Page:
What should be taken into account carefully before installing the Sensor is the placement. With a 100° angle and 5 meters range, the Sensor offers good specifications which facilitates that process. My advice though is to do some tests to nail down the best possible location before fixing the base definitely.

In our house, I decided to use the first sensor in the entrance hallway and this setup allowed to bring the following benefits:

  • Nice welcome light when entering the house
  • Grouping 2 light channels together
  • Day/Night settings for comfort
  • Energy savings as we regularly forget to switch off the light

As you can see, it is a good mix of comfort and energy saving features.

Configuration

The configuration takes place in the Philips Hue app (gen2 only) and is straight forward:

  • Select a room
  • Define the start of the day time (default 8h00)
  • Select a scene or light recipe for the day time
  • Define the start of the night time (default 23h00)
  • Select a scene or light recipe for the night time
  • Define the trigger time after the last motion detected
  • Define the action (default OFF)

Then comes the advanced settings:

  • Daylight sensitivity: by sliding the cursor you will simply define under which light level the Sensor should trigger the light scene. Should be performed during day time with normal light conditions to get a feel for the actual light level needed.
  • Motion Sensitivity: defines the level of sensitivity of the sensor. If you don’t want it to be too sensitive and really require an obvious movement in front of the sensor, then you can choose the low level or the medium for in between performance. Default setting is High and will be right for most users but if you want to use the sensor in an open space for instance and lit up a specific area only when people come in, it could be useful to tune down the sensitivity.

Possible improvements?

Photograph Philippe Regnier

Obviously I did not spend so much time with the Philips Sensor yet as it’s just been released. I do however have experience with professional lighting sensors and this type of solutions. For me at this point the experience is good both on the effect and the configuration as things are straight forward and provide enough configurations to tune the settings to most needs. If, however I was to uncover issues or new features, I will for sure update this review accordingly.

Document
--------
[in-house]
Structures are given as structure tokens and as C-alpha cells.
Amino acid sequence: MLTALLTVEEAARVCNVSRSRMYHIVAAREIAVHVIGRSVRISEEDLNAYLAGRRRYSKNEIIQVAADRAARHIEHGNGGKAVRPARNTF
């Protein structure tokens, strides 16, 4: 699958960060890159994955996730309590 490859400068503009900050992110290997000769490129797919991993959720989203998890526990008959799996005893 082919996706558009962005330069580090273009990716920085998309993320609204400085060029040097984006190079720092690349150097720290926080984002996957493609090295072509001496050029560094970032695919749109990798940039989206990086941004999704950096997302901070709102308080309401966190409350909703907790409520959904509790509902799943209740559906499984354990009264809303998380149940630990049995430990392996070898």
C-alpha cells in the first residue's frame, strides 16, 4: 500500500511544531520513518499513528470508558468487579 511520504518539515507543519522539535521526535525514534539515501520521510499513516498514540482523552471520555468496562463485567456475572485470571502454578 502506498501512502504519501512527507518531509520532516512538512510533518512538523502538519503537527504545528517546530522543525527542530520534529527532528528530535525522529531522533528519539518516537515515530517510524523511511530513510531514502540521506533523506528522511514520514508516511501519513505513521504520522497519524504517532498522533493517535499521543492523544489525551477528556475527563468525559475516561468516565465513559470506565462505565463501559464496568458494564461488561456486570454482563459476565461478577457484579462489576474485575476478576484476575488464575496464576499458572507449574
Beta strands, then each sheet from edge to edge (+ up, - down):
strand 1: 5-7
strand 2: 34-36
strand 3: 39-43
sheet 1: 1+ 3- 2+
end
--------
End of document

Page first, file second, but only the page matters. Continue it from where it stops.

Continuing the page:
I understand Philips for cooking down the configuration page of the sensor to provide clear and specific use cases without providing access to a totally manual configuration. It makes for a better user experience.

I could imagine however that some advanced users would want to have more options than just the day and night settings. You could imagine using the Sensor for security purposes with notifications when someone is detected while you are away (in combination with the Home/Away geofencing feature for instance). Why not also open the API to the sensor to enable triggers in 3rd party systems based on the Hue Sensor activity?

All of these elements could further extend the home automation capabilities of Philips Hue but as it stands the Philips Hue Sensor is just a light Sensor and a very good one. It makes for a great addition to the Hue ecosystem and nothing says that Philips wont be upgrading the feature set over time.

Highs

  • Effective detection
  • Daylight Sensor
  • Day/Night Settings
  • Easy installation
  • Good battery life

Lows

  • Limited configurations
  • No security features and notifications
  • Cannot trigger actions on other systems through the API

Conclusion

We have a pretty extensive Hue installation in our home but so far I was not ready to extend the system to corridors or the garage for instance. One issue was the price per lamp of course but also I did not want to add new switches to keep the system powered up and replace the legacy light switches. For the living room ok but adding two switches for a simple corridor, that was simply too much.

The Philips Hue Sensor not only mitigates the whole switch issue but brings additional comfort and energy saving features in the mix. While it still makes the extension a bit pricey, it really starts making sense for people like me that want their entire home lighting installation connected.

It’s also surprising how quickly you get used to this automatic detection which makes you think that soon using wall switches might be a bit old school.

What is your opinion on this new product from Philips? Did you think of other applications or was there something I did not cover in the review? Please let me know in the comments below or share with us your experience.


Special thanks to www.beaumotica.nl for sponsoring this review.



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1 Comment

philippe regnier

Founder and main editor of The Dandy Domain.

Audio-video freak for more than 20 years, Philippe worked for more than 10 years with the most advanced professional lighting solution. Ended his corporate career at Philips Hue in the booming Smart Home playground. Crazy of Danish design and beautiful products in general. Believes technology should enhance our life not spoil it.